In this chapter, we discuss a research model that combines multiple data collection methods simultaneously to study cause and consequence. This model, referred to as the “micro-demographic community study approach,” combines survey methods, observational methods, and less structured interview methods in a dialectic manner. The method began to spread in demographic research late in the last century, and it has been used to study many different topics across a wide range of settings (Back and Stycos 1967; Bracher, Santow, and Watkins 2004; Caldwell, Hill, and Hull 1988; Kaler and Watkins 2001; Kertzer and Hogan 1989; Kohler, Behrman, and Watkins 2001; Massey et al. 1987; Rutenberg and Watkins 1997; Stycos 1955; Watkins 2000). This simultaneous combination of methods has many advantages, including (1) promoting the investigator's direct involvement at the study site, which improves data quality and enhances the researcher's grasp of the social context; (2) providing multiple types of data, adding depth to the layers of evidence available for testing hypotheses; and (3) fostering a flexibility in the research process, producing insights and possibilities one method alone could not (Axinn, Fricke, and Thornton 1991). We draw on a specific application of the micro-demographic community study approach employed to study social change and the family in Nepal to highlight concrete examples of the three main benefits we see in this method of data collection.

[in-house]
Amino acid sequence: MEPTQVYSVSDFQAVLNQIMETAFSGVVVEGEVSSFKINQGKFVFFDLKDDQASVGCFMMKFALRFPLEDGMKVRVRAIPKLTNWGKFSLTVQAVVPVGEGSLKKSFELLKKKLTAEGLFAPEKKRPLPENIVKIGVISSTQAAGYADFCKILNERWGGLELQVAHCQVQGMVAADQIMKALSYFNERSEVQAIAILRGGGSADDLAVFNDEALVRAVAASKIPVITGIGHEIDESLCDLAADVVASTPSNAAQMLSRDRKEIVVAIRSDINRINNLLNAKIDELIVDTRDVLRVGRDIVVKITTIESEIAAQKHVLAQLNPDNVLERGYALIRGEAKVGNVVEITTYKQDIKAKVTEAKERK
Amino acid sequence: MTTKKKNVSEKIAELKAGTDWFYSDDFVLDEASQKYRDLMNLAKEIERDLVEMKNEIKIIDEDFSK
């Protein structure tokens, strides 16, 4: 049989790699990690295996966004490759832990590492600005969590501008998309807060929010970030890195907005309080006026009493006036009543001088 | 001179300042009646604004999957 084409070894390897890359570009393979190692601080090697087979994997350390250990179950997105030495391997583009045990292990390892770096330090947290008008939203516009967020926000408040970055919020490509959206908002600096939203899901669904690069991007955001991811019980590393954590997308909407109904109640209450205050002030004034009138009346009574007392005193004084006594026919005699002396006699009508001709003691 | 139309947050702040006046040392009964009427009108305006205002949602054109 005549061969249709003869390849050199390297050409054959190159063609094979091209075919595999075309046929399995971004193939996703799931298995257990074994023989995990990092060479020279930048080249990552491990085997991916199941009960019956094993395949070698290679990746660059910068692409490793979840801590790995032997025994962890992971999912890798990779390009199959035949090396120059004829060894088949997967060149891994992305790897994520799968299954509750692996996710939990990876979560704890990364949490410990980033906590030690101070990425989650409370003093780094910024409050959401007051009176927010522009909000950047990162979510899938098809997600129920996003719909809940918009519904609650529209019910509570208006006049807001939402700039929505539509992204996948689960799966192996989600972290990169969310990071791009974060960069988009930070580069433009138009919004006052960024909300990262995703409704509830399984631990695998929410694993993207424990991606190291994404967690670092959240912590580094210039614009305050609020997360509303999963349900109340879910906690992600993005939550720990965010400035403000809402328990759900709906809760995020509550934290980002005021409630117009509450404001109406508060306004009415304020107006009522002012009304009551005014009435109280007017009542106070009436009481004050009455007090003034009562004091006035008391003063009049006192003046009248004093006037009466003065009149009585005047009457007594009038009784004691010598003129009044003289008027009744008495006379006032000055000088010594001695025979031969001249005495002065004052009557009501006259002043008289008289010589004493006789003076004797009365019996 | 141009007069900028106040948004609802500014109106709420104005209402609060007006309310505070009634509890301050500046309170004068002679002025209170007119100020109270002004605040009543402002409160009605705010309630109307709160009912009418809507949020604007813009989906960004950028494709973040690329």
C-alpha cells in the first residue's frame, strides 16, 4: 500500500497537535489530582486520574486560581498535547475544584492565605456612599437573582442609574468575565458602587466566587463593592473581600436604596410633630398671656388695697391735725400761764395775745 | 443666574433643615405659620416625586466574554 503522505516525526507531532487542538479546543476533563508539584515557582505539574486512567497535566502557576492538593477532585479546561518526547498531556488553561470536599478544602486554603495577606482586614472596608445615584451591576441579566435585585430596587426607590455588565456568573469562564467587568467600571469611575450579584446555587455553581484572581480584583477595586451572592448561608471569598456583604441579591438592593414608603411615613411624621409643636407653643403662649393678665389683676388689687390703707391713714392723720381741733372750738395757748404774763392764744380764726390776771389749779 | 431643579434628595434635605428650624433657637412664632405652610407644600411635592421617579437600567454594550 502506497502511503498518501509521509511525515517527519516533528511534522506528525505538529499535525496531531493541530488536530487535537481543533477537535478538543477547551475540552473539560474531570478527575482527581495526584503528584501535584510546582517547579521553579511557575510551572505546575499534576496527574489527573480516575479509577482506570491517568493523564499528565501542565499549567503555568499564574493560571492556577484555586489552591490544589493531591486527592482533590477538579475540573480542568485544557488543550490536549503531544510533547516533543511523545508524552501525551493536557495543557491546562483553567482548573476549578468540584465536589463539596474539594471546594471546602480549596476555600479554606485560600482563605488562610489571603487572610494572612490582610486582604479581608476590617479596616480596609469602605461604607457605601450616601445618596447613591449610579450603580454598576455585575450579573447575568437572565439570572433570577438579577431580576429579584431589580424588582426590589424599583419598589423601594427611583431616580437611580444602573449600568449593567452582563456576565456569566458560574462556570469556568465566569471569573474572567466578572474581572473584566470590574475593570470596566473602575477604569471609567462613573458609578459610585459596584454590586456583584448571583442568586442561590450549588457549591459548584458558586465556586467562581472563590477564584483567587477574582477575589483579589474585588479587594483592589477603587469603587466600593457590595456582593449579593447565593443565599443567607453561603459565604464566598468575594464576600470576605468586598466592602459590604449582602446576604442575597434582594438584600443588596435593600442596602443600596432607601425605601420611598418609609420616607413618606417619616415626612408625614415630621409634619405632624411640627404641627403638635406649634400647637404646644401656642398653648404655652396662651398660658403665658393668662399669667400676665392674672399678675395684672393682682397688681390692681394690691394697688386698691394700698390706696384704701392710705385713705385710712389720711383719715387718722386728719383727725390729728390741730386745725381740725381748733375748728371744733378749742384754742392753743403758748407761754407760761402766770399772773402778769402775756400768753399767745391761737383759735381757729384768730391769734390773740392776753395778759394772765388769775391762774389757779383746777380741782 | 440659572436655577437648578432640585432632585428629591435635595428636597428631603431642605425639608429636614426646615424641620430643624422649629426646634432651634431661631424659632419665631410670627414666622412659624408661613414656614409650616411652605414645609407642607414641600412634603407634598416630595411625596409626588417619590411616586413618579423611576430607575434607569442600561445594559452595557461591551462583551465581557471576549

The specific approach described here combines a formal, structured survey operation with a complete, intensive ethnographic investigation throughout every phase of the data collection process.